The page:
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COMMIT TRANSACTION

SQL Server 2000

Marks the end of a successful implicit or user-defined transaction. If @@TRANCOUNT is 1, COMMIT TRANSACTION makes all data modifications performed since the start of the transaction a permanent part of the database, frees the resources held by the connection, and decrements @@TRANCOUNT to 0. If @@TRANCOUNT is greater than 1, COMMIT TRANSACTION decrements @@TRANCOUNT only by 1.

Syntax

COMMIT [ TRAN [ SACTION ] [ transaction_name | @tran_name_variable ] ]

Arguments

transaction_name

Is ignored by Microsoft® SQL Server™. transaction_name specifies a transaction name assigned by a previous BEGIN TRANSACTION. transaction_name must conform to the rules for identifiers, but only the first 32 characters of the transaction name are used. transaction_name can be used as a readability aid by indicating to programmers which nested BEGIN TRANSACTION the COMMIT TRANSACTION is associated with.

@tran_name_variable

Is the name of a user-defined variable containing a valid transaction name. The variable must be declared with a char, varchar, nchar, or nvarchar data type.

Remarks

It is the responsibility of the Transact-SQL programmer to issue COMMIT TRANSACTION only at a point when all data referenced by the transaction is logically correct.

If the transaction committed was a Transact-SQL distributed transaction, COMMIT TRANSACTION triggers MS DTC to use a two-phase commit protocol to commit all the servers involved in the transaction. If a local transaction spans two or more databases on the same server, SQL Server uses an internal two-phase commit to commit all the databases involved in the transaction.

When used in nested transactions, commits of the inner transactions do not free resources or make their modifications permanent. The data modifications are made permanent and resources freed only when the outer transaction is committed. Each COMMIT TRANSACTION issued when @@TRANCOUNT is greater than 1 simply decrements @@TRANCOUNT by 1. When @@TRANCOUNT is finally decremented to 0, the entire outer transaction is committed. Because transaction_name is ignored by SQL Server, issuing a COMMIT TRANSACTION referencing the name of an outer transaction when there are outstanding inner transactions only decrements @@TRANCOUNT by 1.

Issuing a COMMIT TRANSACTION when @@TRANCOUNT is 0 results in an error that there is no corresponding BEGIN TRANSACTION.

You cannot roll back a transaction after a COMMIT TRANSACTION statement is issued because the data modifications have been made a permanent part of the database.

Microsoft SQL Server 2000 increments the transaction count within a statement only when the transaction count is 0 at the start of the statement. In SQL Server version 7.0, the transaction count is always incremented, regardless of the transaction count at the start of the statement. This can cause the value returned by @@TRANCOUNT in triggers to be lower in SQL Server 2000 than it is in SQL Server version 7.0.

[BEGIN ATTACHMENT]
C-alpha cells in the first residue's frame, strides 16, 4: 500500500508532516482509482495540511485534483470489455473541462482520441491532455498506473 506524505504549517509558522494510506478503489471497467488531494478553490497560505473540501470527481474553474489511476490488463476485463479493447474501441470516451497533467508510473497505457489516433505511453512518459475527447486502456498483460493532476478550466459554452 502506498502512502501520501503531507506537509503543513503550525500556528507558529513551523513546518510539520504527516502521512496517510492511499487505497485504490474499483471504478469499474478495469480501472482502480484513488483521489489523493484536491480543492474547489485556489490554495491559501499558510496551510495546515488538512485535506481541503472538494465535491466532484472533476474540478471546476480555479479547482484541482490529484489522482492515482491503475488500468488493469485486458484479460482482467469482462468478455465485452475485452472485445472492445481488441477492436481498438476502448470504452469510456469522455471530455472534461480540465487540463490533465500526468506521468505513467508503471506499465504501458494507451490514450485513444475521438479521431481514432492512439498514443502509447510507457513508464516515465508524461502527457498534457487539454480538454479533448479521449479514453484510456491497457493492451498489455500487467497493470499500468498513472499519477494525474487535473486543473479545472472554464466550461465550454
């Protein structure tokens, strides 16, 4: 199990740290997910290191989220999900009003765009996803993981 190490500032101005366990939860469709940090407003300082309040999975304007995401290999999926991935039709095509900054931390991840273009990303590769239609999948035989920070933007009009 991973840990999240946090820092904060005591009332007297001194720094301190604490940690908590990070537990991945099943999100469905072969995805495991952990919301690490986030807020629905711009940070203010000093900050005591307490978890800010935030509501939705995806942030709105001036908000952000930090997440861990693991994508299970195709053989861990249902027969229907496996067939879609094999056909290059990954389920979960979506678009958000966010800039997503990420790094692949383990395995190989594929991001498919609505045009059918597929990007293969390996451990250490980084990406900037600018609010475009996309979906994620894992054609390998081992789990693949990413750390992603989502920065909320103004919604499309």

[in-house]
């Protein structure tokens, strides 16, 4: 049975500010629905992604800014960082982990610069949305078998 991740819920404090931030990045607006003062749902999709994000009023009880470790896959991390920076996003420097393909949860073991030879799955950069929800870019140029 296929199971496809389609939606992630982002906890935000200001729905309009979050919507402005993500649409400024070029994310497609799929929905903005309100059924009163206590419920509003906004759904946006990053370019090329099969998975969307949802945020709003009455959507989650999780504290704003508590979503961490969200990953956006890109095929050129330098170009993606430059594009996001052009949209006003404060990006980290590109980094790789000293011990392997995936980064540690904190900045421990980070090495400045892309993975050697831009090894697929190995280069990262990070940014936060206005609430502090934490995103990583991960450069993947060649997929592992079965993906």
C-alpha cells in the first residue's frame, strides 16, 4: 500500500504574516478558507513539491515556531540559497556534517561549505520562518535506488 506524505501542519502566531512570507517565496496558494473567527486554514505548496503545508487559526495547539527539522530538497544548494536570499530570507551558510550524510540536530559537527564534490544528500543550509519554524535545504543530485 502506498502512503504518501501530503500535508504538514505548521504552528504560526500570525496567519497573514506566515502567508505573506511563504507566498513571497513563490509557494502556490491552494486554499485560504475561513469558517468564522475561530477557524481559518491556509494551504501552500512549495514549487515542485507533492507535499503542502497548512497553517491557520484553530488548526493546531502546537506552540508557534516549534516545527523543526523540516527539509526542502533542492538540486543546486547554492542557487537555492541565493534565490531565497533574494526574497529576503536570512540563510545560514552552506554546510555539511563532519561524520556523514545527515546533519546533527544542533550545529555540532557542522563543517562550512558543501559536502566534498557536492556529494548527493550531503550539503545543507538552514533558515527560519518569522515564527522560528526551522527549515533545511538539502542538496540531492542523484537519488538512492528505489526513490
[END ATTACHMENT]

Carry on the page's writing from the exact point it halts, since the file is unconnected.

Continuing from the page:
In SQL Server 2000, if a COMMIT TRANSACTION or COMMIT WORK statement is executed in a trigger, and there is no corresponding explicit or implicit BEGIN TRANSACTION statement at the start of the trigger, users may see different behavior than on SQL Server version 7.0. Placing COMMIT TRANSACTION or COMMIT WORK statements in a trigger is not recommended.

Examples
A. Commit a transaction.

This example increases the advance to be paid to an author when year-to-date sales of a title are greater than $8,000.

BEGIN TRANSACTION
USE pubs
GO
UPDATE titles
SET advance = advance * 1.25
WHERE ytd_sales > 8000
GO
COMMIT
GO
B. Commit a nested transaction.

This example creates a table, generates three levels of nested transactions, and then commits the nested transaction. Although each COMMIT TRANSACTION statement has a transaction_name parameter, there is no relationship between the COMMIT TRANSACTION and BEGIN TRANSACTION statements. The transaction_name parameters are simply readability aids to help the programmer ensure the proper number of commits are coded to decrement @@TRANCOUNT to 0, and thereby commit the outer transaction.

CREATE TABLE TestTran (Cola INT PRIMARY KEY, Colb CHAR(3))
GO
BEGIN TRANSACTION OuterTran -- @@TRANCOUNT set to 1.
GO
INSERT INTO TestTran VALUES (1, 'aaa')
GO
BEGIN TRANSACTION Inner1 -- @@TRANCOUNT set to 2.
GO
INSERT INTO TestTran VALUES (2, 'bbb')
GO
BEGIN TRANSACTION Inner2 -- @@TRANCOUNT set to 3.
GO
INSERT INTO TestTran VALUES (3, 'ccc')
GO
COMMIT TRANSACTION Inner2 -- Decrements @@TRANCOUNT to 2.
-- Nothing committed.
GO
COMMIT TRANSACTION Inner1 -- Decrements @@TRANCOUNT to 1.
-- Nothing committed.
GO
COMMIT TRANSACTION OuterTran -- Decrements @@TRANCOUNT to 0.
-- Commits outer transaction OuterTran.
GO

See Also

BEGIN DISTRIBUTED TRANSACTION

BEGIN TRANSACTION

COMMIT WORK

ROLLBACK TRANSACTION

ROLLBACK WORK

SAVE TRANSACTION

@@TRANCOUNT

Transactions

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